California Nears Tipping Point on All-Electric Regulations for New Buildings
California is readying what could be the next game-changing update to its building-performance standards.
Building-performance standards have been saving Californians energy and money for four decades. Occasionally, updates to the standards, which are reviewed every three years, yield a breakthrough. In 2019, the beneficiary was solar, with regulators approving a requirement for rooftop PV arrays on most new homes in the state.
In 2022, the game-changer is likely to be new rules to tip the market toward all-electric new construction.
Much of the work on the 2022 update to what is officially known as California’s Title 24 Building Energy Efficiency Standards has so far been done behind the scenes by staff at the California Energy Commission. But a recent round of letters from key stakeholders signals the start of the public phase of the process.
Over the past month, letters submitted to the California Energy Commission by some of the state’s largest utilities, including Pacific Gas and Electric Company, Southern California Edison and Sacramento Municipal Utility District, as well as the California Community Choice Association, all carried the same message: adopt an updated energy code that accelerates the transition to all-electric buildings.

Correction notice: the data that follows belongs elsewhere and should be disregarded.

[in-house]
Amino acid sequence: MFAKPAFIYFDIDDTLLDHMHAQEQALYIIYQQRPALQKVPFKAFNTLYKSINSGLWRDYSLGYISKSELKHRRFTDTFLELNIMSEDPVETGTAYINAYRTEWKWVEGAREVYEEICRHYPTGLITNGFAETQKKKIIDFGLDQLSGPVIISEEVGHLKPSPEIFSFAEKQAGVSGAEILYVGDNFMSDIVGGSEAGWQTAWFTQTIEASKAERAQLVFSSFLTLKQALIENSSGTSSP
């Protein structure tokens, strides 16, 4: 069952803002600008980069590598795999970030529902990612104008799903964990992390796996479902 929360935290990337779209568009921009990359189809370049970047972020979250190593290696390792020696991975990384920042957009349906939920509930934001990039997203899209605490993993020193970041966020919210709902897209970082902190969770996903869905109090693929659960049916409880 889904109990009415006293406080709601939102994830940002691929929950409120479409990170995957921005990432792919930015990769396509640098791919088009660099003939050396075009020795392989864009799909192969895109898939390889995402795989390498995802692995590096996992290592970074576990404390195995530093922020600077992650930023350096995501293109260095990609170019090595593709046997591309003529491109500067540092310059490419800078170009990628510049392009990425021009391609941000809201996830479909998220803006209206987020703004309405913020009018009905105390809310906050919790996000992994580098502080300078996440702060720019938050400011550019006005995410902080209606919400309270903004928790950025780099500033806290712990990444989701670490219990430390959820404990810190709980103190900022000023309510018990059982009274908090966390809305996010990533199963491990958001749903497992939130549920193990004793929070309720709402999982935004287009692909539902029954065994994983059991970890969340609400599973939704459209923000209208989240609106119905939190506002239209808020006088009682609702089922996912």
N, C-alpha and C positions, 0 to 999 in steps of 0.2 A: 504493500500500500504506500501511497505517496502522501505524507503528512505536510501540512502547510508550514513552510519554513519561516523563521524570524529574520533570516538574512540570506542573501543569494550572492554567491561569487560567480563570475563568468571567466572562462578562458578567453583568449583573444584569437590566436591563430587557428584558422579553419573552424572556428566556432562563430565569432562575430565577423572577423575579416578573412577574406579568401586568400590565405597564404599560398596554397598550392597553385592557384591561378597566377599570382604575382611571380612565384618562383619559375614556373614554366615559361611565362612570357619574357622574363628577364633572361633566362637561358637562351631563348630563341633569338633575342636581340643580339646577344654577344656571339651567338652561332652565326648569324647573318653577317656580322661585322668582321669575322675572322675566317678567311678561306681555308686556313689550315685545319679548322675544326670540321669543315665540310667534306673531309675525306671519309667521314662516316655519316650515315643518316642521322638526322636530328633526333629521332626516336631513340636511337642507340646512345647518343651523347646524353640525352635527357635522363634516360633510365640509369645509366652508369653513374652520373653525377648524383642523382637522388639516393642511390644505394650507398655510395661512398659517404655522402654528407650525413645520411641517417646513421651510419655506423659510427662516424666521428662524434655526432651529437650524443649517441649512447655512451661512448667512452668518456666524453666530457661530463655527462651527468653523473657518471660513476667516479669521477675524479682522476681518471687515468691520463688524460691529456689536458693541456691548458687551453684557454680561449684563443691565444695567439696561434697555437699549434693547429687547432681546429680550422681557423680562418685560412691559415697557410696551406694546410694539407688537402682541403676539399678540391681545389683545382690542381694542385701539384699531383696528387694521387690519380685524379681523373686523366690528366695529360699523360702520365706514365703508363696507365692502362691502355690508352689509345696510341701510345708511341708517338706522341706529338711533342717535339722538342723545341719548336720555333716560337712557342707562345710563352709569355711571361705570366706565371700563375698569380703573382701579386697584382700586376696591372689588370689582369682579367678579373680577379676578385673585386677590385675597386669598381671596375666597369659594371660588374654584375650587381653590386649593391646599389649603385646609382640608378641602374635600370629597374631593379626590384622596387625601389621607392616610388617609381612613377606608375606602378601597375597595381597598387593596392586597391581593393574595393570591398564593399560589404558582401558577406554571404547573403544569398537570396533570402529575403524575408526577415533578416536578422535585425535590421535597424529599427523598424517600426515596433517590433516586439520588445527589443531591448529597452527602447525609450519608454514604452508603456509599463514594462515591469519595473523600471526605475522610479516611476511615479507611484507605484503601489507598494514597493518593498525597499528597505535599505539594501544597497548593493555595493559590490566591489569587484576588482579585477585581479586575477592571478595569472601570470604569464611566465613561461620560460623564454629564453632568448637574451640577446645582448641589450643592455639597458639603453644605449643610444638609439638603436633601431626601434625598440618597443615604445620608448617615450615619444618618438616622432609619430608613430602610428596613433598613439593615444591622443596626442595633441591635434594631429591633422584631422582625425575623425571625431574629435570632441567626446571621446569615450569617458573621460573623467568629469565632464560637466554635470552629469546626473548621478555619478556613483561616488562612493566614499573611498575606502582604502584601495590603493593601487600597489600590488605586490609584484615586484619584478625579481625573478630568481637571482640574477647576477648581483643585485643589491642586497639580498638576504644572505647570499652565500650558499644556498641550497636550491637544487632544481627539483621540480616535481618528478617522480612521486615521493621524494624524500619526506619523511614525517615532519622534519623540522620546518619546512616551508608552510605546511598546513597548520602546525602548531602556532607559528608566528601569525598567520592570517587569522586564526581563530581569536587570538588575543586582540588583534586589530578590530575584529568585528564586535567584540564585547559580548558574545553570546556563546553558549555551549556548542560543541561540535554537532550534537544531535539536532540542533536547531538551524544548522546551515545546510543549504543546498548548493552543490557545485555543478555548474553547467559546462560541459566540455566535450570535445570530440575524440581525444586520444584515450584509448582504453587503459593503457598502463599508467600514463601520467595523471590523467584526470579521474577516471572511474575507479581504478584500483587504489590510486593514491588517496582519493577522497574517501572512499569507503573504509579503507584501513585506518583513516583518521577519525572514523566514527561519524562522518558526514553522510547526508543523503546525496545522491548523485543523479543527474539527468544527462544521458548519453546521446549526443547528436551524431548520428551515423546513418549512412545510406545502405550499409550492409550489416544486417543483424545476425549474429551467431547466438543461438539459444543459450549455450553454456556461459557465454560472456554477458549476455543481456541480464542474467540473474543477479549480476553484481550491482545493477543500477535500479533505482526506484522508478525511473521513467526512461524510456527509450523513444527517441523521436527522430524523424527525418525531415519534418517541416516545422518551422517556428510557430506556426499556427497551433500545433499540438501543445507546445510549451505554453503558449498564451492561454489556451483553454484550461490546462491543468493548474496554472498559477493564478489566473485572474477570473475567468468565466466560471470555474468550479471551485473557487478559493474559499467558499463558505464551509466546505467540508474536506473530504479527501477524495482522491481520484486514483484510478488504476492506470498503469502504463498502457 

“The letters that you are seeing are basically trying to set the stage and influence that process,” Pierre Delforge, a building decarbonization expert who tracks the proceeding for the Natural Resources Defense Council, said in an interview.
Stakeholder workshops on the 2022 update are expected to be held in late August or early September. Commissioners are scheduled to vote on the new standards in July 2021, and they will take effect on January 1, 2023.
Buildings are the second-largest source of carbon emissions in California, after transportation. Shifting to all-electric buildings fueled by renewable power would be a huge boost to the state’s decarbonization efforts.
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